For the past year J.P. Morgan has been simulating trades in interest rate derivatives on 250 PCs in its London offices. It had always used powerful Sun workstations for such risk modeling, but that was getting too expensive. With the cheap new muscle that's been added, J.P. Morgan can do complex calculations that were prohibitively expensive and time-consuming, such as running a trade through scenarios for both interest-rate fluctuation and market volatility, rather than looking at just one at a time.
The investment bank had looked at renting processing cycles from supercomputing centers in Illinois or Minneapolis, Minnesota, but it chose to keep the work in-house. "We would be seriously interested in doing it over the Net-with good encryption," says Michael Liberman, a J.P. Morgan vice president. "Our problem is limitless; there will always be more risks we want to analyze."
In September BEA Systems, the big e-commerce softwaremaker in San Jose, California, started using linking software from a shop called Popular Power to test the new version of its Weblogic Server software. BEA ordinarily buys or rents server time to simulate shoppers bombarding a web store running Weblogic.
Web hosts can charge up to $200,000 to run one of these tests. So instead BEA installed Popular Power's software and a testing program on 50 powerful Windows NT boxes in its San Francisco offices. Each can simulate 50 to 100 shopping transactions at once, whenever a PC is unused for six minutes or so during the day and continuously at night. "Right now we're just proving the concept, but the savings are in the tens of thousands of dollars," says Boris Chen, a BEA manager.
Boeing uses an even more complex distributing program, called Legion, from Applied MetaComputing. It hooks up hundreds of computers around the world to get them talking to one another at the same time to calculate acoustic and electromagnetic effects on the fuselages of fighter planes when they are in steep angles of attack. Unlike a SETIAtHome kind of project, in which data are crunched independently on separate PCs, Legion can run tasks that require some synchronization ("Don't do that until I do this.").
The idea of new businesses seeking to tap the slumbering processing power on thousands of home PCs sounds enticing, but the models are unproven. Although the at-home pitch worked well for the SETI project, businesses are likely to keep their projects behind company firewalls.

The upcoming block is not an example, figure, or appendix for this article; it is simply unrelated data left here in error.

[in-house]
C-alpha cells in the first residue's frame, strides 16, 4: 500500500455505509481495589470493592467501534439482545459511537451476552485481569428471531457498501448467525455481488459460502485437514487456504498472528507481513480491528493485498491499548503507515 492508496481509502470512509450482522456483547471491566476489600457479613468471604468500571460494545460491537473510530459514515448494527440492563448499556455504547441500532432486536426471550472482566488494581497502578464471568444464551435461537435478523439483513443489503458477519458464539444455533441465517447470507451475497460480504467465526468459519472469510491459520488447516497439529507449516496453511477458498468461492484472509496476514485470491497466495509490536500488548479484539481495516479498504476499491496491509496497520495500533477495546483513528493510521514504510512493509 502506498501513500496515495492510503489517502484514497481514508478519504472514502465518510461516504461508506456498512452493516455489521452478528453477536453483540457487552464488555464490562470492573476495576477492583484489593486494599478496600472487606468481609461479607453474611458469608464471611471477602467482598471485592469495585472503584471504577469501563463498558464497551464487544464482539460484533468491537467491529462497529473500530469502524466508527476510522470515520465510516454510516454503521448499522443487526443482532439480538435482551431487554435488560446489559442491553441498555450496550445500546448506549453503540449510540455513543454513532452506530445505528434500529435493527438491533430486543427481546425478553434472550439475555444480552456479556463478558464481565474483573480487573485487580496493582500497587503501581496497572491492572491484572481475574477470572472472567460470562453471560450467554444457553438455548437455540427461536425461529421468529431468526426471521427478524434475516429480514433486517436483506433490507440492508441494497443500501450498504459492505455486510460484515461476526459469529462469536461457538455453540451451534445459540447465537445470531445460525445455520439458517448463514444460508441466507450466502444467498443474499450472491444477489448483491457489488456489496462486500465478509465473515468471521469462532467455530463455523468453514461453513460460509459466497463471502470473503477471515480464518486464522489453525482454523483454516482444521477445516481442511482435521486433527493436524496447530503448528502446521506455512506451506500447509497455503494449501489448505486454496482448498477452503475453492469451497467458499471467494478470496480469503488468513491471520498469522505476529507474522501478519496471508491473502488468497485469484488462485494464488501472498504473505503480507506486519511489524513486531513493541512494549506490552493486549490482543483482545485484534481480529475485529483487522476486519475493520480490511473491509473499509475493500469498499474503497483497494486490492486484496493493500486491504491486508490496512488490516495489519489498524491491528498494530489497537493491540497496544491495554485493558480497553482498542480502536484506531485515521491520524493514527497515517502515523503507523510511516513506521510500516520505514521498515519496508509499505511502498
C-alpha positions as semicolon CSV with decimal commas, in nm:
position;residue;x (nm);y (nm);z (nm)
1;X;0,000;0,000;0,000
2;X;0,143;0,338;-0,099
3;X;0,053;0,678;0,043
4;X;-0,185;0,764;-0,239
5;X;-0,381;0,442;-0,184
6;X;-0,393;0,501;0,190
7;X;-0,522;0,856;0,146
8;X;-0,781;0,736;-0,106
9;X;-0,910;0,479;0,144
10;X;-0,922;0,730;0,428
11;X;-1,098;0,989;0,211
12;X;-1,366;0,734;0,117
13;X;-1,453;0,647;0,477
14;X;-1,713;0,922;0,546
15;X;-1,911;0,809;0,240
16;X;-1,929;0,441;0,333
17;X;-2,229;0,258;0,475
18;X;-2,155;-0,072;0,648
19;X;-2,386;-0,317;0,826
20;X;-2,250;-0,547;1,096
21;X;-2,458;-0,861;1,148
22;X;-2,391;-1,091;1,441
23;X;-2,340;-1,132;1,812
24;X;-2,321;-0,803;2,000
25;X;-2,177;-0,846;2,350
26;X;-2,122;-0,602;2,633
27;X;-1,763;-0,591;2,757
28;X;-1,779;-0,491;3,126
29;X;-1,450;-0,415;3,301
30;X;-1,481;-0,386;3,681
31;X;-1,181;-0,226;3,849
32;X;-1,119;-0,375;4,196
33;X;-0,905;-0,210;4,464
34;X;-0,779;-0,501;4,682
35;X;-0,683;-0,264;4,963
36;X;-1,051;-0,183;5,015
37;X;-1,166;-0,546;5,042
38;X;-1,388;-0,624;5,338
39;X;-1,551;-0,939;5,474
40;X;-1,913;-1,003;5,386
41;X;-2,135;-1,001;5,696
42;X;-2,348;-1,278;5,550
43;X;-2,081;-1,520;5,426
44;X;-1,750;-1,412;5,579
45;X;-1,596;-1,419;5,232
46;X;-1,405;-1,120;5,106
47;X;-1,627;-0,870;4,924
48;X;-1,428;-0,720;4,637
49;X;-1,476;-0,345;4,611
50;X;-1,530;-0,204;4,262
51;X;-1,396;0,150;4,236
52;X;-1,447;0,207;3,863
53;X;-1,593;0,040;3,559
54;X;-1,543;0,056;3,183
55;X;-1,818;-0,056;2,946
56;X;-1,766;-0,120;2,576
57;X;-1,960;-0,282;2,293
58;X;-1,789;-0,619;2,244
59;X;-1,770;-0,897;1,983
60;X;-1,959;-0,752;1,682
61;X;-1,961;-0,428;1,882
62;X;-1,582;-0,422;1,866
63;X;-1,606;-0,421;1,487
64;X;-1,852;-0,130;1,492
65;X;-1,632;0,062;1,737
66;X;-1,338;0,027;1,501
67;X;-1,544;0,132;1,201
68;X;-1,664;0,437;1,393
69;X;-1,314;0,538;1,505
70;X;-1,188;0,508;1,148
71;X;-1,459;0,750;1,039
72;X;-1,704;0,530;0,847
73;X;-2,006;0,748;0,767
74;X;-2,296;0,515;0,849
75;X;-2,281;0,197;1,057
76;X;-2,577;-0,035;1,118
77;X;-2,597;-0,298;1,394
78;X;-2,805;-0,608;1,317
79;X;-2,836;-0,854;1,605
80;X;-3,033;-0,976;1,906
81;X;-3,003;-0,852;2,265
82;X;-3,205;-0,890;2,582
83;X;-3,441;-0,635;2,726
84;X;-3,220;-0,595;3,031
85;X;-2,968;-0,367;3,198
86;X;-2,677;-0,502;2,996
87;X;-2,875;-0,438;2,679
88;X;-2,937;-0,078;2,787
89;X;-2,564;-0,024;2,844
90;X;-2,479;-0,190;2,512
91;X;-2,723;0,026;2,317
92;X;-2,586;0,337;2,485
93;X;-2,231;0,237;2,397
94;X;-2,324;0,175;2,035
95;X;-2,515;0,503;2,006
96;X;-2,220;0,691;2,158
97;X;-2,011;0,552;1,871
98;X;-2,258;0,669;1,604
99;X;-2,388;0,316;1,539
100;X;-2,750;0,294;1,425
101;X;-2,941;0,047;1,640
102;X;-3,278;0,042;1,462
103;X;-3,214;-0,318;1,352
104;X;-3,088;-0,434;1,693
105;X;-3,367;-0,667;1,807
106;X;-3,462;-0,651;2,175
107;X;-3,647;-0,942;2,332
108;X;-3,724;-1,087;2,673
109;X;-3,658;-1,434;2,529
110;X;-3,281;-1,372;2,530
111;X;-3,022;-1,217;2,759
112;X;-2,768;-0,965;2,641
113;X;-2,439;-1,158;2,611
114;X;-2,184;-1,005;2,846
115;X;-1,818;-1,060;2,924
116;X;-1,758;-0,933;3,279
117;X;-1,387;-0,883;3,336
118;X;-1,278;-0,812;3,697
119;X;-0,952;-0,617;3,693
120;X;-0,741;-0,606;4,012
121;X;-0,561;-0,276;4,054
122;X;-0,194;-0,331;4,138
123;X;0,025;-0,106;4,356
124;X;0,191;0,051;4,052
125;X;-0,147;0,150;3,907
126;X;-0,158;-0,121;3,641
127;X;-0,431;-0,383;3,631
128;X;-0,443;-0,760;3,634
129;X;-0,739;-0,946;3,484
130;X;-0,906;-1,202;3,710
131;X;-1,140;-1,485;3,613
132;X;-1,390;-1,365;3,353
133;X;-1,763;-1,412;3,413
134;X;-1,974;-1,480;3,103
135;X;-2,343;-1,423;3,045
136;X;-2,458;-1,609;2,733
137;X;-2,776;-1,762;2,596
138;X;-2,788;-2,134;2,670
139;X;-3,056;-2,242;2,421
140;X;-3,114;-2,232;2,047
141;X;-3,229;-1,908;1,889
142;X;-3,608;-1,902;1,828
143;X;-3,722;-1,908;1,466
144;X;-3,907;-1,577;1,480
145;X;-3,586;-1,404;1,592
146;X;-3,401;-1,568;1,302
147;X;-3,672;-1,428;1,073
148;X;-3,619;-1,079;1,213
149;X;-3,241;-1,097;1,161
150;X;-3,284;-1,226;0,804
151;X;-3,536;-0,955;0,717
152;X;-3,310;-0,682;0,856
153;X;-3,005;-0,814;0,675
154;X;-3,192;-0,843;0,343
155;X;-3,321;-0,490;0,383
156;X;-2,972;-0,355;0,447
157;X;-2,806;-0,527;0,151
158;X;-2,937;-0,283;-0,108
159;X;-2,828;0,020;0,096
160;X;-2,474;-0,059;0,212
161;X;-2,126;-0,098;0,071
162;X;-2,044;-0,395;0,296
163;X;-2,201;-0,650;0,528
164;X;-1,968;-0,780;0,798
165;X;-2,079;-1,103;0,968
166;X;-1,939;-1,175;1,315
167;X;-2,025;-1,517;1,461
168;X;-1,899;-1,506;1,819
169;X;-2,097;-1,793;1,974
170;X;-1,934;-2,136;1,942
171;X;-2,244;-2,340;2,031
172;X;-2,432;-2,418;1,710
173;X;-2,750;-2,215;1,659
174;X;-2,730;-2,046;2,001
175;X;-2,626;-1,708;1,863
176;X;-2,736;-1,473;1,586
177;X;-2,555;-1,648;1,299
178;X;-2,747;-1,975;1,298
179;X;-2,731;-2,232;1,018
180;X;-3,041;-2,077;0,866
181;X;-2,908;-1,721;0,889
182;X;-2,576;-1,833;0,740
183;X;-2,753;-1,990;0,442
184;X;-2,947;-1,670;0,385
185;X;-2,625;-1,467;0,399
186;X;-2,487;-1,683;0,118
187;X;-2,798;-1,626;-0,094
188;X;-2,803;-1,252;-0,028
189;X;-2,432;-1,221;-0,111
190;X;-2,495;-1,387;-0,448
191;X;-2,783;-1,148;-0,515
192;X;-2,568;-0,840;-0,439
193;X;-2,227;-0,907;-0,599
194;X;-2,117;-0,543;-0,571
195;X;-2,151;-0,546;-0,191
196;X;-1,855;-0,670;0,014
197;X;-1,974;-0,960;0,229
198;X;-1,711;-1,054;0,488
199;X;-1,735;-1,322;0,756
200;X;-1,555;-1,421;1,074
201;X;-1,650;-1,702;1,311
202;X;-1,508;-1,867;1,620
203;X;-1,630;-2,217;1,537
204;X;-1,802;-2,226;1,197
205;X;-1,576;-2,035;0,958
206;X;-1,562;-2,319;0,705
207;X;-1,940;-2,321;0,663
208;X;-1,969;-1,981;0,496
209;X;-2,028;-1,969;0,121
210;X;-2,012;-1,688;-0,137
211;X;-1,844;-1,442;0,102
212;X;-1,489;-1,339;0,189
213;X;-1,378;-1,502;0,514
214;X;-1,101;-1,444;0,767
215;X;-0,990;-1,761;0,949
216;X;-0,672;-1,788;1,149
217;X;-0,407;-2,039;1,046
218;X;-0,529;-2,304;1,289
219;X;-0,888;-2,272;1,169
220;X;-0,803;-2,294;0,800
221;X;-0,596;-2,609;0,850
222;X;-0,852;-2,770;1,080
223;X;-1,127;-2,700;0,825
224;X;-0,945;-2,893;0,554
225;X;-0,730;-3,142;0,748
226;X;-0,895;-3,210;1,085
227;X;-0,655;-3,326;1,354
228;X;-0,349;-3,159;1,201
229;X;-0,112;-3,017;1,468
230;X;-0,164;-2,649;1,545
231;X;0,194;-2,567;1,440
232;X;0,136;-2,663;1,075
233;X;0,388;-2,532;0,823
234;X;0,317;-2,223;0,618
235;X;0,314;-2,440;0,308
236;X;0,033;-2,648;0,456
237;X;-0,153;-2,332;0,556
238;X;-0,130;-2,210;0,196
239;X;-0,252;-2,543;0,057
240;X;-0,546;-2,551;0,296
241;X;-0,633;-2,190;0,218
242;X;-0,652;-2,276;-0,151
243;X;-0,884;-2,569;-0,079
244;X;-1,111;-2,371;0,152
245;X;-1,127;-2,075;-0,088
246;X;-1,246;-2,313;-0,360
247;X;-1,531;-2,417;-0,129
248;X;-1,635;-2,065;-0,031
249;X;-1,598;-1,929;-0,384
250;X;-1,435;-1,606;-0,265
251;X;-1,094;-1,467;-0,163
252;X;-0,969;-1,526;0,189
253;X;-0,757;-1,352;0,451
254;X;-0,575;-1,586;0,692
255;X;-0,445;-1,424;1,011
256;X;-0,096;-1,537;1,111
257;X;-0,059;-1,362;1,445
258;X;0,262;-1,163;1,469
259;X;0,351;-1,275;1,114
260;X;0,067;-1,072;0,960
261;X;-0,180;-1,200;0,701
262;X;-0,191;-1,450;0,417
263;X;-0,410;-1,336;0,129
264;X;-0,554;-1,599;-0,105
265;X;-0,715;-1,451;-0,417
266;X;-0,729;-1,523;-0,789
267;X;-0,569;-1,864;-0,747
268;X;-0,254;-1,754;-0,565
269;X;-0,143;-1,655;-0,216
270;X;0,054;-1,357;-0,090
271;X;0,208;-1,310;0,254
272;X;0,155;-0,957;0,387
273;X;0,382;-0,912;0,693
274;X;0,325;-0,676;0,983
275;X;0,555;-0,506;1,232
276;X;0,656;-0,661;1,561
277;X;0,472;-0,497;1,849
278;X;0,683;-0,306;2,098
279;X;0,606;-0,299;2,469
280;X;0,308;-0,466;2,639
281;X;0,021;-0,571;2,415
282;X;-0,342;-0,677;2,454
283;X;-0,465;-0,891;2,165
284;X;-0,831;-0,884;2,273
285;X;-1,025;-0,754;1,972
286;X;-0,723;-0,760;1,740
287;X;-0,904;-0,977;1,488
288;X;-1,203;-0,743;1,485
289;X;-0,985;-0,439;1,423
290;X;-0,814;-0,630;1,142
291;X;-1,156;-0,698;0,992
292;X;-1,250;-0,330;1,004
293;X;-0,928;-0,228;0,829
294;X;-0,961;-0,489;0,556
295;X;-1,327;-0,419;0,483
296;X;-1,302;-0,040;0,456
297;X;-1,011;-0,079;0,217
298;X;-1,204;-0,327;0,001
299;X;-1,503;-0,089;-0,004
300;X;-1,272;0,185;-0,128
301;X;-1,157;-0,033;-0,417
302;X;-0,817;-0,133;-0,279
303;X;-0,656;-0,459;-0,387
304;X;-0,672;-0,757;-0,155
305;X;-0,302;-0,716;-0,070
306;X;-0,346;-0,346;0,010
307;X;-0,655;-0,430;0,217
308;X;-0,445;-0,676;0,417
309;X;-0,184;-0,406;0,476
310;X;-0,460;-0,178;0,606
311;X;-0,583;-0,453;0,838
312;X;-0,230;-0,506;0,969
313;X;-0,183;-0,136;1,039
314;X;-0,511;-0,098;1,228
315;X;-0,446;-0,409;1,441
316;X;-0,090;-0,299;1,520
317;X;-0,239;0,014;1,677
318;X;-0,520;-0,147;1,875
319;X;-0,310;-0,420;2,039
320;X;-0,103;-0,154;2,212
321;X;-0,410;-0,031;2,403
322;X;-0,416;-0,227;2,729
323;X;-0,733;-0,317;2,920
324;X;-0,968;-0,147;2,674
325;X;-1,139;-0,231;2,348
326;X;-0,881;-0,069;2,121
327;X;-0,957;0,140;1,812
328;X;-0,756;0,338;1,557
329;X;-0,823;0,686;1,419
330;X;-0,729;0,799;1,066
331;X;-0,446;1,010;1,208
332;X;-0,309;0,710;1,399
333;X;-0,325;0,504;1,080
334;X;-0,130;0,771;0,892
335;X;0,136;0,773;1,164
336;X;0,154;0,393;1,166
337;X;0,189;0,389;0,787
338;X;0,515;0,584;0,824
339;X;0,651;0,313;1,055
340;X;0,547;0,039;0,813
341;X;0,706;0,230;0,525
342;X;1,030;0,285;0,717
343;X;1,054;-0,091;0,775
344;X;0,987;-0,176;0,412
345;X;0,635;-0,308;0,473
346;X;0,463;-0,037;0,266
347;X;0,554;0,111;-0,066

Handing off sensitive corporate data to unknown PCs over the public Internet poses serious technical and security issues. PCs vary in power, operating systems and availability. If a participant shuts down his PC during a crucial bit of computation to go on vacation for two weeks, the work it was doing must be reassigned. Limited bandwidth can jam up traffic, forcing some slices of processing to wait in long queues. And while data can be encrypted in transit, they have to be decrypted while a hard drive does its work. That invites prying eyes to piece operations together.
On the demand side, the bulk of customers currently tapping into these public grids are nonprofits in search of freebies: AIDS researchers at the Scripps Research Institute, modeling the molecular interaction of new drugs and the body's cells; chemists studying protein-folding at Stanford University.
Amassing a huge supply of clock cycles won't be easy, either. SETIAtHome had no problem recruiting: The spacey project became a competitive sport for engineers. So the companies pushing home-PC projects resort to bribery.
DataSynapse issues "flooz," a form of digital currency. Porivo Technologies offers a shot at a free mountain bike. Popular Power and other entrants mull a microtransaction system that will accumulate monthly payments for those who sign up.
For PC owners, this won't be a get-rich-quick scheme; by some estimates they will be lucky to earn $10 to $15 a month. Adam Pavlacka, a vice president at Mithral Communications & Design, which develops power-sharing software for businesses, cautions: "The [U.S. Internal Revenue Service] is going to laugh if you do this to deduct the cost of your computer."
Maybe so, but this new power-sharing offers companies a rare opportunity in high tech-a chance to tap sleeping PCs that were too powerful to begin with, and to make the most of what languishes on employees' desks.